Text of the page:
Hip-hop and healing
Bringing a spiritual perspective to daily life
I never thought I'd learn about spiritual healing by taking a hip-hop dance class. My intention was merely to have fun and to try something new.Skip to next paragraph
Subscribe Today to the Monitor
I did both. I hipped. Hopped. I began to discover my inner groove, or "funk," as my teacher called it.
Meanwhile, I was discovering something else, too. It was a lesson in saying, "I can."
Unlike many of the dancers in my class, I was a novice. I'd tapped and taken jazz before. And in college, I'd experimented with salsa and African dance. But most of the movements that form the core of hip-hop were new to me. As a result, the first couple of months were challenging both physically and mentally.
I say "mentally," because I got frustrated easily. If I couldn't pick up a move after a couple of tries, I tended to give up. My thoughts were peppered with "I can'ts." And with those "I can'ts" came almost certain failure.
I found I had plenty of excuses to say, "I can't." And all these reasons were taking the fun out of dancing. Then one day it occurred to me that I could fight back. As I prayed to figure out how, this question came to mind: Why not say "I can"?
I'm not talking willpower or positive thinking. I feel this was God's way of telling me that He gives me everything I need. Like the understanding to figure out a tricky move. The enthusiasm and joy to keep trying, even if it takes some practice to master a combination. As the expression of God, I realized, I had it within me not just to hang in there when the going got tough, but to succeed.
Sure enough, I found that the more I said, "I can" - and knew the reason why - the more I could. I began to keep pace with the experienced dancers. Embarrassment, self-consciousness, and frustration gave way to my natural exuberance and delight. It became fun to take on difficult moves because I was confident that as the reflection of Soul, God, I had everything I needed to perform them.
A nice little lesson in the power of saying, "I can," right? But it was more than that. The wonderful part was the way my new choice to say, "I can," ended up translating into another area of my life: healing.
The setting was the Arizona desert. 110 degrees. The sun and extreme heat seemed to take their toll, and I became quite ill. But sick as I was, I also felt a sense of reassurance. There, out in the middle of nowhere, I knew God was "a very present help in trouble," as the Bible puts it (Ps. 46:1).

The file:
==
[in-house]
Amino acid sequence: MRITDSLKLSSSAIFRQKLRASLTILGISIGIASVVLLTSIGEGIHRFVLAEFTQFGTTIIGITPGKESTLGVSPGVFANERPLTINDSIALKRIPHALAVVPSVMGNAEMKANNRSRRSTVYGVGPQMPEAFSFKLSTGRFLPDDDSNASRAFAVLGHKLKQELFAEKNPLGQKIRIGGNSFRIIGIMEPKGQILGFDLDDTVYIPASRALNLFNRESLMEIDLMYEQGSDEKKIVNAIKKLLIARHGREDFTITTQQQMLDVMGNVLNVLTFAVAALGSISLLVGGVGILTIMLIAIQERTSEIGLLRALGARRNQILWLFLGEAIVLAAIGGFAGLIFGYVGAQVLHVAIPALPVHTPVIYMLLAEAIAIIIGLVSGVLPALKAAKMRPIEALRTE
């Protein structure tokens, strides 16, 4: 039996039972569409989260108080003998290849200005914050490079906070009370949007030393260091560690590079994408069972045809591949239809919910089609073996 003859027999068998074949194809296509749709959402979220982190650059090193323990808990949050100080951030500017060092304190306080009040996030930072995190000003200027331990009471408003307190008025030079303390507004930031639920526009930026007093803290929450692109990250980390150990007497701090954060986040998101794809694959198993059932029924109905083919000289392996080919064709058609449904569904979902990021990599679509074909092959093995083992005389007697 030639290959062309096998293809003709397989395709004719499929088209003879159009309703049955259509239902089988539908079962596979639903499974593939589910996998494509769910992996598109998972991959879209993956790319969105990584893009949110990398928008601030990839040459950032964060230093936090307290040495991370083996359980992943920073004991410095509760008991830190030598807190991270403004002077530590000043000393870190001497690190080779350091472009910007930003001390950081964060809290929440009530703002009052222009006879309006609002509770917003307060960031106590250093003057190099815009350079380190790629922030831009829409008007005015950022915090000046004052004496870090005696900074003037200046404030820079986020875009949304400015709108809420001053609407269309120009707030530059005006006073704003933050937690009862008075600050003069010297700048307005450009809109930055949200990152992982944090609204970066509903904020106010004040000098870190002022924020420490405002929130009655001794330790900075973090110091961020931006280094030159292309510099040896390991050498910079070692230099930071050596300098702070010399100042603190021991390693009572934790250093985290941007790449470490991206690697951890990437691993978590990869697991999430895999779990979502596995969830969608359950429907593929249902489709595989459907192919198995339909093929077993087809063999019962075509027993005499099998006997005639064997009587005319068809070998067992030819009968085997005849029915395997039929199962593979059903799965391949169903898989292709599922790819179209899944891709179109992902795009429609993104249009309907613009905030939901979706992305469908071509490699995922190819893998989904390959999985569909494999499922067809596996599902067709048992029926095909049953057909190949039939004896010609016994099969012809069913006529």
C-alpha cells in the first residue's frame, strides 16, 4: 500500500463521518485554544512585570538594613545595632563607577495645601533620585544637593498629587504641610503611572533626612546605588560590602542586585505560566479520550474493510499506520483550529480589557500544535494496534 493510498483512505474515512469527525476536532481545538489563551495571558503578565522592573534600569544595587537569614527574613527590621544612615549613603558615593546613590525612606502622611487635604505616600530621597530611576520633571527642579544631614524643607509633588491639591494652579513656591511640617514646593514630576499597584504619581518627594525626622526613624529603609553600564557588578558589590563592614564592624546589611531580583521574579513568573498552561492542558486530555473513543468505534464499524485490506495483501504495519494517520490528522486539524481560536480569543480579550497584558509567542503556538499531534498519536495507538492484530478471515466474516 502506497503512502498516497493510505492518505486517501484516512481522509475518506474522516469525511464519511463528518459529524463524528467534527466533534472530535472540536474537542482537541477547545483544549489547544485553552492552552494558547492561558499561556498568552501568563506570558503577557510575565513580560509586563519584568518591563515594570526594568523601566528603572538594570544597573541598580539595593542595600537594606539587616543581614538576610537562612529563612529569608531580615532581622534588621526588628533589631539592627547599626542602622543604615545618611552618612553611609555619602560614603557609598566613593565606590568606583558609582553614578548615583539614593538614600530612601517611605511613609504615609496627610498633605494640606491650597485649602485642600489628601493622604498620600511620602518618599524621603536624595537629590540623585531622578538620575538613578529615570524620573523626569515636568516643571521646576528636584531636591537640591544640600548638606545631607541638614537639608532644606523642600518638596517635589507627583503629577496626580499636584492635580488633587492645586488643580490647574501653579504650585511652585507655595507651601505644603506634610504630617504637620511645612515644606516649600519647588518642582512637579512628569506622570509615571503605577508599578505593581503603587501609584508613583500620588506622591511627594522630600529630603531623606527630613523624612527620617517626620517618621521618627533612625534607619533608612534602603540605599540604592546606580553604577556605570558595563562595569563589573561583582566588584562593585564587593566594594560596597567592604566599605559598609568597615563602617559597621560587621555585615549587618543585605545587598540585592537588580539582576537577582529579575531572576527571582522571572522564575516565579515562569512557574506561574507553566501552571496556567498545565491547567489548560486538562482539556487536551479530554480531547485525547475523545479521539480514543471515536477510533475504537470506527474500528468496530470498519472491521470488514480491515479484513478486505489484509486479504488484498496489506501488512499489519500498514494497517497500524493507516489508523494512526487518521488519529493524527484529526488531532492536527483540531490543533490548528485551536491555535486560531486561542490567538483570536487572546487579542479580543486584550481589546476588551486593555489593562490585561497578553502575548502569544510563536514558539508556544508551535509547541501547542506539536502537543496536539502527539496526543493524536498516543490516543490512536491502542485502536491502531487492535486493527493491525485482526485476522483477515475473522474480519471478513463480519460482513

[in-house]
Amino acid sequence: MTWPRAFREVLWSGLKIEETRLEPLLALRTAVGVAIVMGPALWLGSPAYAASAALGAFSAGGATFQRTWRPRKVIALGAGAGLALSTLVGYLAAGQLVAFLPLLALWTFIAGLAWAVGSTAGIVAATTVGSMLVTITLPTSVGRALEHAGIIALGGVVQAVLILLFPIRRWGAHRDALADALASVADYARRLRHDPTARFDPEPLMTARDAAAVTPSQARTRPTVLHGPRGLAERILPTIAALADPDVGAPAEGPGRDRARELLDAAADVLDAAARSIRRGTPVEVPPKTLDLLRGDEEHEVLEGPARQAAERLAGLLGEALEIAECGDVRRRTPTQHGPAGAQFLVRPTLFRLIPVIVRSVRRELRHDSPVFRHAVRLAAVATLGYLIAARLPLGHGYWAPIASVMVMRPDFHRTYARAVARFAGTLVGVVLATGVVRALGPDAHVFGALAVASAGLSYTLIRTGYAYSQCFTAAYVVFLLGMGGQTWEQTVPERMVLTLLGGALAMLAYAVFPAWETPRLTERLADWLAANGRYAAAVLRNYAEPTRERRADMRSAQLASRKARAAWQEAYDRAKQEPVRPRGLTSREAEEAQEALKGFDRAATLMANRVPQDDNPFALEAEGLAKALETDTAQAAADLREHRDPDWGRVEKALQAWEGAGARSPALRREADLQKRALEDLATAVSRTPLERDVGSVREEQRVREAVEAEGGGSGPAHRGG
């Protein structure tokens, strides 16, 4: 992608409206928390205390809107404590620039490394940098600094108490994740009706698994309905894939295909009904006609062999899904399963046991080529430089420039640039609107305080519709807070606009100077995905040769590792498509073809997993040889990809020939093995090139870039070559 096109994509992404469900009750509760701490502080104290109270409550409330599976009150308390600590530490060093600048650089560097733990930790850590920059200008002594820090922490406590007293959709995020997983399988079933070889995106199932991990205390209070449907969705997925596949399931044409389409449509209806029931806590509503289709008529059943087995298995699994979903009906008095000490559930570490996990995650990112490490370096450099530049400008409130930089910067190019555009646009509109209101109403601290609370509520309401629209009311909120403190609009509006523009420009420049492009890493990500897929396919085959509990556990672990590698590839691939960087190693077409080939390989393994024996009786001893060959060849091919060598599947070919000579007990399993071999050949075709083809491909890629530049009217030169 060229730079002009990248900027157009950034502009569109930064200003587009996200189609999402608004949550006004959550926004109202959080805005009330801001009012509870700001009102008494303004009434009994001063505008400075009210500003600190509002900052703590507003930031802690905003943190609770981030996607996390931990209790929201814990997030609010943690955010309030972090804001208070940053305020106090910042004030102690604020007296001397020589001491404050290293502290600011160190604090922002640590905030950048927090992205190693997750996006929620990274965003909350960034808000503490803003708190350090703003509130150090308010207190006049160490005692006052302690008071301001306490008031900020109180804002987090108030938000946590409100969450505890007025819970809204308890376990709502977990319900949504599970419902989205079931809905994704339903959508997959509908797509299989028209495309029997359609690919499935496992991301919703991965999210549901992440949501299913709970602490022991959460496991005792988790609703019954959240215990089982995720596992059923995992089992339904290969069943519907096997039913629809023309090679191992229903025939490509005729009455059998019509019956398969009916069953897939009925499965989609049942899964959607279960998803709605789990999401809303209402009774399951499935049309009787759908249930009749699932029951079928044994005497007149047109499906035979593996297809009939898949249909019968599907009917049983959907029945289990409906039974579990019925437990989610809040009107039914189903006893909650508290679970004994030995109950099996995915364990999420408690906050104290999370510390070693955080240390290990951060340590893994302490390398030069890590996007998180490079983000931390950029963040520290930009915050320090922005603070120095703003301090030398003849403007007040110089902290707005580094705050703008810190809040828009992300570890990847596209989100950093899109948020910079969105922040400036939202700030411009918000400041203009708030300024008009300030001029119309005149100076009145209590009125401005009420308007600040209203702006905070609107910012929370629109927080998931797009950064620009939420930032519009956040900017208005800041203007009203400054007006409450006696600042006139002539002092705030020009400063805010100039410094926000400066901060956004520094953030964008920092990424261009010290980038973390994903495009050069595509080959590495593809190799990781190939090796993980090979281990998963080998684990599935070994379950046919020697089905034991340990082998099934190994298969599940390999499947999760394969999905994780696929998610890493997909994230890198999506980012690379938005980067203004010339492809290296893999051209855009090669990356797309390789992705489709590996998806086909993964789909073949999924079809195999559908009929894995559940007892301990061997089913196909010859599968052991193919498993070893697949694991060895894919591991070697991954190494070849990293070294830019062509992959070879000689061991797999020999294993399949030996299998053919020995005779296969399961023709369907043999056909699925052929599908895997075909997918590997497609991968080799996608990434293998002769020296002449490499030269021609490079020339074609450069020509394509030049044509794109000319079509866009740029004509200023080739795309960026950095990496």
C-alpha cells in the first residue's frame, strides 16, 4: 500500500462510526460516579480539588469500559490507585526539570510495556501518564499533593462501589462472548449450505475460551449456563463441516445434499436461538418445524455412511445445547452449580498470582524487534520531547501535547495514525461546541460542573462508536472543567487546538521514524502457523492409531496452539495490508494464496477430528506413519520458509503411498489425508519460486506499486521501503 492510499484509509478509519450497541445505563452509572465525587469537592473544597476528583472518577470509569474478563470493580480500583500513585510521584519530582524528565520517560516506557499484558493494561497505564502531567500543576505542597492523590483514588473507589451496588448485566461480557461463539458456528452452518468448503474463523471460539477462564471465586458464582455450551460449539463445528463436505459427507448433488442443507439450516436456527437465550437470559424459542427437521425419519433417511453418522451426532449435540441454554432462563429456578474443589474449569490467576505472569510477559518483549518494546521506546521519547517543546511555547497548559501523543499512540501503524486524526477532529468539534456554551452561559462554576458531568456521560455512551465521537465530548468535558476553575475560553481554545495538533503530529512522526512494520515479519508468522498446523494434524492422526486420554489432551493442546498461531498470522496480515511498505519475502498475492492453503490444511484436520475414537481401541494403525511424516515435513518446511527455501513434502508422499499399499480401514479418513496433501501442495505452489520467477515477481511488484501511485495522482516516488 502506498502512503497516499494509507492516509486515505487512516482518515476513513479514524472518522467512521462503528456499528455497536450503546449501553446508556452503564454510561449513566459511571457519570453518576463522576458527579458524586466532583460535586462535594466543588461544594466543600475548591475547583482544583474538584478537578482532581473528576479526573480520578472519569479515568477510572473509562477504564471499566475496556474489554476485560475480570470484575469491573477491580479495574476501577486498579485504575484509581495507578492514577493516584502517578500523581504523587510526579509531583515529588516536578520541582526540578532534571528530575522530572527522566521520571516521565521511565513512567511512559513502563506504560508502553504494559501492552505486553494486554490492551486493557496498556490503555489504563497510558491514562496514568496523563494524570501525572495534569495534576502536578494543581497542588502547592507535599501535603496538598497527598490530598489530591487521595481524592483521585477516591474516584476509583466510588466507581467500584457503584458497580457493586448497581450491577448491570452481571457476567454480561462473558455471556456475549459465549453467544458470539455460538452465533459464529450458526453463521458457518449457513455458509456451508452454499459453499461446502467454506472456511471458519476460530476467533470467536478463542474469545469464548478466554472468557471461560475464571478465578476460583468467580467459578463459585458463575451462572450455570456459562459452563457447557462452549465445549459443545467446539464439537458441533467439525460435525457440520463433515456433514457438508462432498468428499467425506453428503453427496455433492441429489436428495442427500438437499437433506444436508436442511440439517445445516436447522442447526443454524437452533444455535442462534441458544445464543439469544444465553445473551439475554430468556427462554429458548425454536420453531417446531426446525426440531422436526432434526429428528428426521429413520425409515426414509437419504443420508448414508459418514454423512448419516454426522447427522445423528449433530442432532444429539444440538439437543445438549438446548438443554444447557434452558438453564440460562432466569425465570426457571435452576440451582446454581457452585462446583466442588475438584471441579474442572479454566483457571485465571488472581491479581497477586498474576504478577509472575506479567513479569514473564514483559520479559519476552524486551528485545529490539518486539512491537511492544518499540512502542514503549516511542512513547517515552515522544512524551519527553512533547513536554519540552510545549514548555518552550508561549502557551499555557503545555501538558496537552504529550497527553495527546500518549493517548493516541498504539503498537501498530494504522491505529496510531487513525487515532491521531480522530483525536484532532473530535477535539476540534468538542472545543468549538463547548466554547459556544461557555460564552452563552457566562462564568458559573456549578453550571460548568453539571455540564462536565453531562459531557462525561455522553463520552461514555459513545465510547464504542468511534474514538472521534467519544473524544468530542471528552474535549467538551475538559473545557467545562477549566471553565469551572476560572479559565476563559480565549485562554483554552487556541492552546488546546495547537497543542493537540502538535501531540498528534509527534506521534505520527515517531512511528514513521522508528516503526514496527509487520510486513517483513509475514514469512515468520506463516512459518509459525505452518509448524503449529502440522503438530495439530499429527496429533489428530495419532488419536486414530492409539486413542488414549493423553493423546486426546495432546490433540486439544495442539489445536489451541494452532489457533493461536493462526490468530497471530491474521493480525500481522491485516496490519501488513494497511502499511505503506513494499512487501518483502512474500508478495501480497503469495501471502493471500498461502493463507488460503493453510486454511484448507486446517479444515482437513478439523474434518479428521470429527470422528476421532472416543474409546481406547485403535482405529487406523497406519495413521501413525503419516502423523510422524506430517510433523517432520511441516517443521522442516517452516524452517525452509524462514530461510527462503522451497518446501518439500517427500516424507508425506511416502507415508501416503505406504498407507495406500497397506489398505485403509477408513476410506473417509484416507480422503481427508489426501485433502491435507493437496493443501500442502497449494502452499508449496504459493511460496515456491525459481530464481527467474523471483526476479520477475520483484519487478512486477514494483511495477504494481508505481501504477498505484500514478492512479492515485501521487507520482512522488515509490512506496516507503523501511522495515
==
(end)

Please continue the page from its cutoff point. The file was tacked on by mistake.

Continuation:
So I began to pray. This prayer wasn't a petition for divine intervention. It was an acknowledgment of God's love for me, of His unchanging care. I can't remember all the specifics, but I know I started with God. More than anything, I wanted to know Him better, because it was this understanding, as I'd found before, that brings healing. The question I was trying to answer was this: Why are sickness and pain impossible to God?
Well, I prayed about that. And I prayed some more. I prayed, and I still felt awful. I had plenty of good answers to my question, but they seemed flat - and pat. Frustration began to creep in. And so did a whole host of "I can'ts." The list, I'm sorry to say, was lengthy.
And then a friend who was praying with me got my attention. "Don't let anything make you think that you aren't receptive to the truth," she said. It was the lesson I'd learned in hip-hop class. I needed to say, "I can."
"I know why sickness and pain are impossible to God," I thought. "It's because He's all-powerful, all-encompassing good. That's the truth, and I am receptive to it."
In an instant, the dizziness, nausea, and all the other symptoms left. I felt fine. The moment I said "yes" to healing, healing happened.
For a long time, "I can't" seemed so legitimate. I thought I had a hundred reasons to say it - and many areas of my life gave me the opportunity. But the simple lesson I learned from hip-hop taught me otherwise. The fact is, God made each of His children to say, "I can." And because of His great love for each of us, we will.
Let them praise his name
in the dance.